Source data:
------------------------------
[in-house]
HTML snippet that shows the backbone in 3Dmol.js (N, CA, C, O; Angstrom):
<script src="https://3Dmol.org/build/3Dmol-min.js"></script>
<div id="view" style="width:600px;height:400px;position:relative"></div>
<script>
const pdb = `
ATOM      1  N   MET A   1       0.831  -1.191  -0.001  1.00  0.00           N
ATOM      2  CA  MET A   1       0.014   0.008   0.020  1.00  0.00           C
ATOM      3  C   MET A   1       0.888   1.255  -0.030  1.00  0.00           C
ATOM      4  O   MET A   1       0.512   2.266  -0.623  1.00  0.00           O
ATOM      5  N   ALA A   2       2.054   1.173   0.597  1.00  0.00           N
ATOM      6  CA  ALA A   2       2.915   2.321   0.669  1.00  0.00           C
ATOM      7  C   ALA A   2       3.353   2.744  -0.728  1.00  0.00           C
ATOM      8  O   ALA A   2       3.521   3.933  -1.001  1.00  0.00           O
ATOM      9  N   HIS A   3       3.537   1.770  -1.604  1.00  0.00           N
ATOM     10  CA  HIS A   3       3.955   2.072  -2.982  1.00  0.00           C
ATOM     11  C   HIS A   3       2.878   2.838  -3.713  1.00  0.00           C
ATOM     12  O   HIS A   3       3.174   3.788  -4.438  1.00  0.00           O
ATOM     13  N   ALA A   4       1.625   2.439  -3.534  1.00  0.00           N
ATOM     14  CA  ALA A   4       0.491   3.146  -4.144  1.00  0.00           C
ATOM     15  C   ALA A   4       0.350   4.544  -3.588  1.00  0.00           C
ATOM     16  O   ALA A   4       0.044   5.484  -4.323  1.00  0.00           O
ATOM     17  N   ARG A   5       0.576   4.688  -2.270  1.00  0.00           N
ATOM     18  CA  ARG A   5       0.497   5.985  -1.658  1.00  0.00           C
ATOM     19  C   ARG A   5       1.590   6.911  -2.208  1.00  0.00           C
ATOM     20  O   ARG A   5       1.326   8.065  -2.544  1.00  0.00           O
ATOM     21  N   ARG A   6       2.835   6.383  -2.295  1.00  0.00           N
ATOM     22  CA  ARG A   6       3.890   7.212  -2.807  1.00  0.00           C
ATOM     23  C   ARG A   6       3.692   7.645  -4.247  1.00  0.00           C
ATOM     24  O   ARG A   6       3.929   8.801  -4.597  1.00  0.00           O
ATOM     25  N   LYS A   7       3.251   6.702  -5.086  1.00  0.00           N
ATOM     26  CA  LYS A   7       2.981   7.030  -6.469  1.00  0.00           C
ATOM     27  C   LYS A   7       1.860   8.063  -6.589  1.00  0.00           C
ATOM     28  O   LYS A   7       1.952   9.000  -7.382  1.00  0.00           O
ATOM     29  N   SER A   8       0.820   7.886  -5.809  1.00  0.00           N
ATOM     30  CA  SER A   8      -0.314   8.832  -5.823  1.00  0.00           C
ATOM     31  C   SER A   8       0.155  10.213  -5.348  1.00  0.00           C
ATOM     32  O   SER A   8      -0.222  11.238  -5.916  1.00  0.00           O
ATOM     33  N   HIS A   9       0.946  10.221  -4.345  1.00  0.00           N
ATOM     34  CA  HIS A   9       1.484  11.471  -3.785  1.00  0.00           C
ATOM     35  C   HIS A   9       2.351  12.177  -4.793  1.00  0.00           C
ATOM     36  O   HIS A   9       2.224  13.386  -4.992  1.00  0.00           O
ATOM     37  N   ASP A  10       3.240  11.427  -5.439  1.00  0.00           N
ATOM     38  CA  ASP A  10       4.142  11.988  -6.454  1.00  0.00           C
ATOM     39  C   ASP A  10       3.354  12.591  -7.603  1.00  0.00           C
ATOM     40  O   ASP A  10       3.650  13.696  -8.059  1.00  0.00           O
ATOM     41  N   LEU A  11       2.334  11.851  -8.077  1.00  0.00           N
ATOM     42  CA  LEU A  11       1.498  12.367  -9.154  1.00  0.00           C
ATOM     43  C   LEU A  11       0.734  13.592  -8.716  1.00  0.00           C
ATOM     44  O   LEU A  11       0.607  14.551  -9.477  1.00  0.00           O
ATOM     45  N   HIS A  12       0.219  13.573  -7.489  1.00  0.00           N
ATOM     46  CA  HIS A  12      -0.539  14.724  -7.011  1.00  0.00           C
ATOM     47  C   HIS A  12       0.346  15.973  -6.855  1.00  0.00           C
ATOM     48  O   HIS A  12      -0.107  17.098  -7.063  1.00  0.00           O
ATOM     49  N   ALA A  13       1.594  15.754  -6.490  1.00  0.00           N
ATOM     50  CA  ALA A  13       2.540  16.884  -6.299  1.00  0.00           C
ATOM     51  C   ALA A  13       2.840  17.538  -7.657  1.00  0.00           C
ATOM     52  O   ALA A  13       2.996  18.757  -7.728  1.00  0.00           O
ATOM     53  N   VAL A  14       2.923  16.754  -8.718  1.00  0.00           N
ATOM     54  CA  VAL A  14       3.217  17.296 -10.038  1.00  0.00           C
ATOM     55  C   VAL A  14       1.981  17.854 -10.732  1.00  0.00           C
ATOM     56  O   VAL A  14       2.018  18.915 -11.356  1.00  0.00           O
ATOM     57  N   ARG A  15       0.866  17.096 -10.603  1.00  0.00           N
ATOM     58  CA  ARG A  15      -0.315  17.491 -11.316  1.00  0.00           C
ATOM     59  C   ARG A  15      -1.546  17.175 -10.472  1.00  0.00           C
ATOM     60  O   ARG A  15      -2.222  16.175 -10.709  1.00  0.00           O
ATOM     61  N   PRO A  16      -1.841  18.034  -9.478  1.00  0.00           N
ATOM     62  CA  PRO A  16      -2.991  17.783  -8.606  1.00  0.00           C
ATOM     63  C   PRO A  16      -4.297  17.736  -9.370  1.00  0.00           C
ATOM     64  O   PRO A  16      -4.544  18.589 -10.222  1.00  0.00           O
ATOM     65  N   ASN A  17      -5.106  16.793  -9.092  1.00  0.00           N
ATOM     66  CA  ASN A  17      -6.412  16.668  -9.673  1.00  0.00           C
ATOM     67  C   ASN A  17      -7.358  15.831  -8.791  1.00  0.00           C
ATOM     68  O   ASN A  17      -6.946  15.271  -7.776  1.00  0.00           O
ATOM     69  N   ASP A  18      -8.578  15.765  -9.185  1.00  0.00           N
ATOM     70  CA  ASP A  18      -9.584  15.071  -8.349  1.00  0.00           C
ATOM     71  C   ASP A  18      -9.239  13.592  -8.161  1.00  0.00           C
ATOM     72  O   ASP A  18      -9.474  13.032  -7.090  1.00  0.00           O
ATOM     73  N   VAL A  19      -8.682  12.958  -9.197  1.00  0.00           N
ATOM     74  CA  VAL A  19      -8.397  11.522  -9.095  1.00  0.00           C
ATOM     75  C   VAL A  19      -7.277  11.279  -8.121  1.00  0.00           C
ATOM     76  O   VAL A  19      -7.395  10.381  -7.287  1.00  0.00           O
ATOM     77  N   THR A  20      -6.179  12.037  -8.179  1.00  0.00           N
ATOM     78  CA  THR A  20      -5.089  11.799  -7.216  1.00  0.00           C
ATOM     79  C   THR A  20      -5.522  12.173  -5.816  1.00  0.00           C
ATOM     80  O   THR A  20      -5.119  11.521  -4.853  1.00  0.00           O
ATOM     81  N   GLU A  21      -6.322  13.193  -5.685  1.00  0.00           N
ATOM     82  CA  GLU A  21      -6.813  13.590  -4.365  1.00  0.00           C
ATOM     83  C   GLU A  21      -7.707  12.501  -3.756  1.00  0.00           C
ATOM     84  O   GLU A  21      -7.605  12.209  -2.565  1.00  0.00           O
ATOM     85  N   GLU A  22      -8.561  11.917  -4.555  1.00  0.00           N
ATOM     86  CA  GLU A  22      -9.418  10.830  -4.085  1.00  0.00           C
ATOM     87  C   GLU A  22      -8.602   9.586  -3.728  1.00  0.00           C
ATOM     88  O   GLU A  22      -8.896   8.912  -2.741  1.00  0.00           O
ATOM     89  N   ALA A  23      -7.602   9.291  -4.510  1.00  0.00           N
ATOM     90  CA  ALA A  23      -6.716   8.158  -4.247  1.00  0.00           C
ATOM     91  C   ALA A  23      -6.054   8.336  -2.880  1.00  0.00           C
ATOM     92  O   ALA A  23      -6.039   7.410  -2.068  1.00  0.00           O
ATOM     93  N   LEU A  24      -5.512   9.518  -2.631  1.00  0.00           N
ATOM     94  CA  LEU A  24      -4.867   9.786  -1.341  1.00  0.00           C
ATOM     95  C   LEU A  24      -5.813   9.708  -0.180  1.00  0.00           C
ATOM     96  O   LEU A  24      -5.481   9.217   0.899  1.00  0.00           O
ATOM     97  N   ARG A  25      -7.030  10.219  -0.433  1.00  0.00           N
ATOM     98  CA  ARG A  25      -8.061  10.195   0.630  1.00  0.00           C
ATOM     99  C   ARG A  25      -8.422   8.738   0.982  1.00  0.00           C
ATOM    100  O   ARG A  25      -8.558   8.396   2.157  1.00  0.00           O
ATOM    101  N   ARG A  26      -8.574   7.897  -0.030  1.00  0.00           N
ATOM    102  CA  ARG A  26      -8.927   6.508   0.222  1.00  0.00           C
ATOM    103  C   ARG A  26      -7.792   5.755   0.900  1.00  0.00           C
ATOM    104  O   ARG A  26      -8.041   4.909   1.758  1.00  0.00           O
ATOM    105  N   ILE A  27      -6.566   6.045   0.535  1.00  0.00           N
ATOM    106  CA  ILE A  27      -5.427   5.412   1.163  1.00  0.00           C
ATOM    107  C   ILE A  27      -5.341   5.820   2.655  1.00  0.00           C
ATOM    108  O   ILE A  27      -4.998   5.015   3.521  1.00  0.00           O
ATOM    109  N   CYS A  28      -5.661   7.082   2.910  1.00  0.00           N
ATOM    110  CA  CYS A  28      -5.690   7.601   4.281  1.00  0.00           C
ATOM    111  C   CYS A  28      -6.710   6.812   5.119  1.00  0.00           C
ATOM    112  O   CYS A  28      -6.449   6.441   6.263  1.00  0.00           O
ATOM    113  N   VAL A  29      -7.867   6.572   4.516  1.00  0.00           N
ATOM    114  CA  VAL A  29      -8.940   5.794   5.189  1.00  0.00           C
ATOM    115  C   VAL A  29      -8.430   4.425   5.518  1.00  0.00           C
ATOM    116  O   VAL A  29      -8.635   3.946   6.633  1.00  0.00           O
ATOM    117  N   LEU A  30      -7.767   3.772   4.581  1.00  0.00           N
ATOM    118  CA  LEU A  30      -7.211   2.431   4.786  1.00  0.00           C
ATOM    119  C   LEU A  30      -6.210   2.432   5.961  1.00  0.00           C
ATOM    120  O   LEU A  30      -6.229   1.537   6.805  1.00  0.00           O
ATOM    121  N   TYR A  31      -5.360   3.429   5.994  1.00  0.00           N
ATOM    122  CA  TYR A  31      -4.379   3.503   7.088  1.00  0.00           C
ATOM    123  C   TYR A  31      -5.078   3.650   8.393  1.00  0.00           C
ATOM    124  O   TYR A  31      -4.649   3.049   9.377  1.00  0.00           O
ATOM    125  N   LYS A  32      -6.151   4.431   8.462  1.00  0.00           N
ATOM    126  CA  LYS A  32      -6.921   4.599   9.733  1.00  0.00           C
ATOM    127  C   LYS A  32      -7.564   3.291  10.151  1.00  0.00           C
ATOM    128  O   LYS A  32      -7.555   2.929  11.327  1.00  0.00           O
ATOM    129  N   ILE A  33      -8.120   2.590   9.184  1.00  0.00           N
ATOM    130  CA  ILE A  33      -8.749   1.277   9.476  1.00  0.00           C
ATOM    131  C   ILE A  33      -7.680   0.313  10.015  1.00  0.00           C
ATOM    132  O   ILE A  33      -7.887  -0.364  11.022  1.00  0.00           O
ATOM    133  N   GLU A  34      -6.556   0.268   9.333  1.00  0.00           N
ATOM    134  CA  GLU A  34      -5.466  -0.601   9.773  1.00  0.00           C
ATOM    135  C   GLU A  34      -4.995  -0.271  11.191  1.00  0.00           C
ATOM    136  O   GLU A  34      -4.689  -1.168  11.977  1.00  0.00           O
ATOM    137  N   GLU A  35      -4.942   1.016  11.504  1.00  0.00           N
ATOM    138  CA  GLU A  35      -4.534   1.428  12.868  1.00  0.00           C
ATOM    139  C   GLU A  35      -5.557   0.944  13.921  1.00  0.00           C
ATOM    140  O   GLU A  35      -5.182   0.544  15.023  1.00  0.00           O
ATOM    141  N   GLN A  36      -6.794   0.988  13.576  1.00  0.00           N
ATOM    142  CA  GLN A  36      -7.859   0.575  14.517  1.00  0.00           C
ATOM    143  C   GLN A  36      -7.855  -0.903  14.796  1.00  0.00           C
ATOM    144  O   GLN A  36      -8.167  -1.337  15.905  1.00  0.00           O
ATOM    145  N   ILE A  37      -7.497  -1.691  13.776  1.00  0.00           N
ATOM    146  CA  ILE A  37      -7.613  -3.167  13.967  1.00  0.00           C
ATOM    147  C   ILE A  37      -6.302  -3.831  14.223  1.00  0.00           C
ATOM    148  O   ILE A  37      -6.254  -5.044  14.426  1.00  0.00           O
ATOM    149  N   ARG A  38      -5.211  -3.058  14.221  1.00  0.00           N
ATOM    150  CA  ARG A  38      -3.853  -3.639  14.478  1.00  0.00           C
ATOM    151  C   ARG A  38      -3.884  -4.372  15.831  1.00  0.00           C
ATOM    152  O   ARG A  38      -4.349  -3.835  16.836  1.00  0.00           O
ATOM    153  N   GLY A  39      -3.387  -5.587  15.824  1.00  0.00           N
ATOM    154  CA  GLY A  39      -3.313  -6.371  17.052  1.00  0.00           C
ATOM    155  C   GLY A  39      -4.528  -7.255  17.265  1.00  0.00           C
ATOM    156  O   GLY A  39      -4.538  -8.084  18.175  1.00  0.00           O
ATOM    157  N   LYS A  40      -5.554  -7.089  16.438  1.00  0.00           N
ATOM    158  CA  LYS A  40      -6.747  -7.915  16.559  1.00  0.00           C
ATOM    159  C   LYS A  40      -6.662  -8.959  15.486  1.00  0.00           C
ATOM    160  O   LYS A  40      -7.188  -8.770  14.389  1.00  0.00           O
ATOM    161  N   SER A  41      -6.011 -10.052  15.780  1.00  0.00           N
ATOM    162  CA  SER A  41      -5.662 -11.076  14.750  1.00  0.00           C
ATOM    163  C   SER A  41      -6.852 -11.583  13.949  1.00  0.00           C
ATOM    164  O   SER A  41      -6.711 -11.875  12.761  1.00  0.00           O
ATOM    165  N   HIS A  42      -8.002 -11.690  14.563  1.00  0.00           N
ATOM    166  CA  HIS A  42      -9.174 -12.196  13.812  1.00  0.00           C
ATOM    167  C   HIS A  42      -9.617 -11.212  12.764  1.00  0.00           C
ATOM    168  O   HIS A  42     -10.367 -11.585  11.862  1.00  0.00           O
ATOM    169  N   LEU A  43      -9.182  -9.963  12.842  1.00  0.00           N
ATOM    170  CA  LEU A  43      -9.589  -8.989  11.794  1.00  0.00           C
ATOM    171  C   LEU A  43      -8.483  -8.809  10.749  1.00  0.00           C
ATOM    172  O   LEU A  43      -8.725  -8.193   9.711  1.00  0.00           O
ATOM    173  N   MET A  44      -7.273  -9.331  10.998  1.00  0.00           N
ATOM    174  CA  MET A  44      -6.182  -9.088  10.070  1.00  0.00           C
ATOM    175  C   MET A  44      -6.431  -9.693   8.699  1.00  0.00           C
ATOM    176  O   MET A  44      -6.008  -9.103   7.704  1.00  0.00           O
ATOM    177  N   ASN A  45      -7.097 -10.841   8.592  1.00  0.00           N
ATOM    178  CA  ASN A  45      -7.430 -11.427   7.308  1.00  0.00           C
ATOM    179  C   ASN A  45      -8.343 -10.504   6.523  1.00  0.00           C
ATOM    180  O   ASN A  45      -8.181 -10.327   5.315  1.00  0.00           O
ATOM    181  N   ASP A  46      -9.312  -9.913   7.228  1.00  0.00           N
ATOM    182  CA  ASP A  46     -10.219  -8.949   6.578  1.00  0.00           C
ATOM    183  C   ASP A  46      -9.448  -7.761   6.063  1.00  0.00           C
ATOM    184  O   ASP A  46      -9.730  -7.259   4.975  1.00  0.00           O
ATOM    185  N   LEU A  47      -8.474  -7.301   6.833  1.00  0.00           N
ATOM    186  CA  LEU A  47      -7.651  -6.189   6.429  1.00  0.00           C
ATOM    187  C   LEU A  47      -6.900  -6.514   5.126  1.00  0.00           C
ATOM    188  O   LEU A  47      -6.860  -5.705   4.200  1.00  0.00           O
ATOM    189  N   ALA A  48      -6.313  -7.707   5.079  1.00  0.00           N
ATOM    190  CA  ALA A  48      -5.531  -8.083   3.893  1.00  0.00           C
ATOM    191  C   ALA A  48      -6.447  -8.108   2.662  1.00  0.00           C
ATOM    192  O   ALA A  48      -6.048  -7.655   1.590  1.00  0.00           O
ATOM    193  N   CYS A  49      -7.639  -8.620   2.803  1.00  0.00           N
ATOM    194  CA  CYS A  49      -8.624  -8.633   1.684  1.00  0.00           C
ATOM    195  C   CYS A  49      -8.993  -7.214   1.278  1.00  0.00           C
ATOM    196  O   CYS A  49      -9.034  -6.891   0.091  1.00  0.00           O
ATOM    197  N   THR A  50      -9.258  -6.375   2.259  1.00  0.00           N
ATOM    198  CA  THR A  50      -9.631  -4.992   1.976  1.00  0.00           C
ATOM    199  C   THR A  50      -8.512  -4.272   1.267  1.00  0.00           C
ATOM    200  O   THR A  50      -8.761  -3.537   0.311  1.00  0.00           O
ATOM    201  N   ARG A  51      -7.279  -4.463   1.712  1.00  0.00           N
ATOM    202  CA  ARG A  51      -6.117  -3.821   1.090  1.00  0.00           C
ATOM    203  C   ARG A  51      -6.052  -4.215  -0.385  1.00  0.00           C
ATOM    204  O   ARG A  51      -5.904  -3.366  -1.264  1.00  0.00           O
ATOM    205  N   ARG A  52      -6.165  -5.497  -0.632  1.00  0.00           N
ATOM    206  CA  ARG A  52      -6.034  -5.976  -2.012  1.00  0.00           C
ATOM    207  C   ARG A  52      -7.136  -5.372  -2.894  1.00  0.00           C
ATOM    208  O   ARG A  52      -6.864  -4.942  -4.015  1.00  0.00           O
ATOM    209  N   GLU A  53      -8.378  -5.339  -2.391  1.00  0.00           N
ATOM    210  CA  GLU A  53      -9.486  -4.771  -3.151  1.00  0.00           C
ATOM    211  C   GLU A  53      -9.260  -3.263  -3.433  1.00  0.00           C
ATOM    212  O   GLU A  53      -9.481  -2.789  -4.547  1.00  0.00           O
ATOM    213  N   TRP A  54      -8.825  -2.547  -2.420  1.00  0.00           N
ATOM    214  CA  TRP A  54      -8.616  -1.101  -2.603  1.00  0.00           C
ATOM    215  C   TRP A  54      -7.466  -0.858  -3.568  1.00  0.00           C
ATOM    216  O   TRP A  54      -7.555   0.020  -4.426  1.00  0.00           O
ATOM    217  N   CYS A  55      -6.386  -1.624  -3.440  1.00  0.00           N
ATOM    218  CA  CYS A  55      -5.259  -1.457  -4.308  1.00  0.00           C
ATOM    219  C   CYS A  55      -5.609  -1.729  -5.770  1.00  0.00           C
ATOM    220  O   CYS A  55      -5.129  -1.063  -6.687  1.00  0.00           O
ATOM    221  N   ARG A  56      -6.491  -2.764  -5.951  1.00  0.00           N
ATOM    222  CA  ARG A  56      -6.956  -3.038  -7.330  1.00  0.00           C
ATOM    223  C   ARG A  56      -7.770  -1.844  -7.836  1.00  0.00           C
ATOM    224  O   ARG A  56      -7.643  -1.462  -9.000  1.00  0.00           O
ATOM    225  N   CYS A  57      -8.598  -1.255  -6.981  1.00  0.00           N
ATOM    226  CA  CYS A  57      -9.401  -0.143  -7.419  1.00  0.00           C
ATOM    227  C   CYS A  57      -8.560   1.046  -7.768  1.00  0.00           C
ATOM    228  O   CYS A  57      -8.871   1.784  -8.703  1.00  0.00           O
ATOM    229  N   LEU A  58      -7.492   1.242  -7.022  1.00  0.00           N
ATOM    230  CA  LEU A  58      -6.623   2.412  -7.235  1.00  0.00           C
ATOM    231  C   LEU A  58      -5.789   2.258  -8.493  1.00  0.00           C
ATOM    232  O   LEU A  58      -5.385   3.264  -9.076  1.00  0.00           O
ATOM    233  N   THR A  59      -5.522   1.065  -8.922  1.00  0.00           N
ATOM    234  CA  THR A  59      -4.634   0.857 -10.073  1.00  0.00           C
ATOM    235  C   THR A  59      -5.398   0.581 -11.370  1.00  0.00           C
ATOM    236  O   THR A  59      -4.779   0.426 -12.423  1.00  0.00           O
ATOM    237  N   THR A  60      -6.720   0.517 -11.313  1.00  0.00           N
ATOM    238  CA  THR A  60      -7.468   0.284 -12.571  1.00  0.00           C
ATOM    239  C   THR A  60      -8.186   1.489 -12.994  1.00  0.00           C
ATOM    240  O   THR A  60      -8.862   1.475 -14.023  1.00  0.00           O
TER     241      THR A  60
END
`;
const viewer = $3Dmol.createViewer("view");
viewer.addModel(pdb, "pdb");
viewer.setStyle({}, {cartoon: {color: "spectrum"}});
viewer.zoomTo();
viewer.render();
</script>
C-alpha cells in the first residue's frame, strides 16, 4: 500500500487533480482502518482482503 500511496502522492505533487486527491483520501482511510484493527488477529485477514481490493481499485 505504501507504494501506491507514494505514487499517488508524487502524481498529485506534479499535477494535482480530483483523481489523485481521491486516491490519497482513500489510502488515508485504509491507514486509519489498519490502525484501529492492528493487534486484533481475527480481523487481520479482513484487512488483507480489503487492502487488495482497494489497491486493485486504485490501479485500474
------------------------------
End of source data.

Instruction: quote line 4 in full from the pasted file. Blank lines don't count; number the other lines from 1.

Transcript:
<div id="view" style="width:600px;height:400px;position:relative"></div>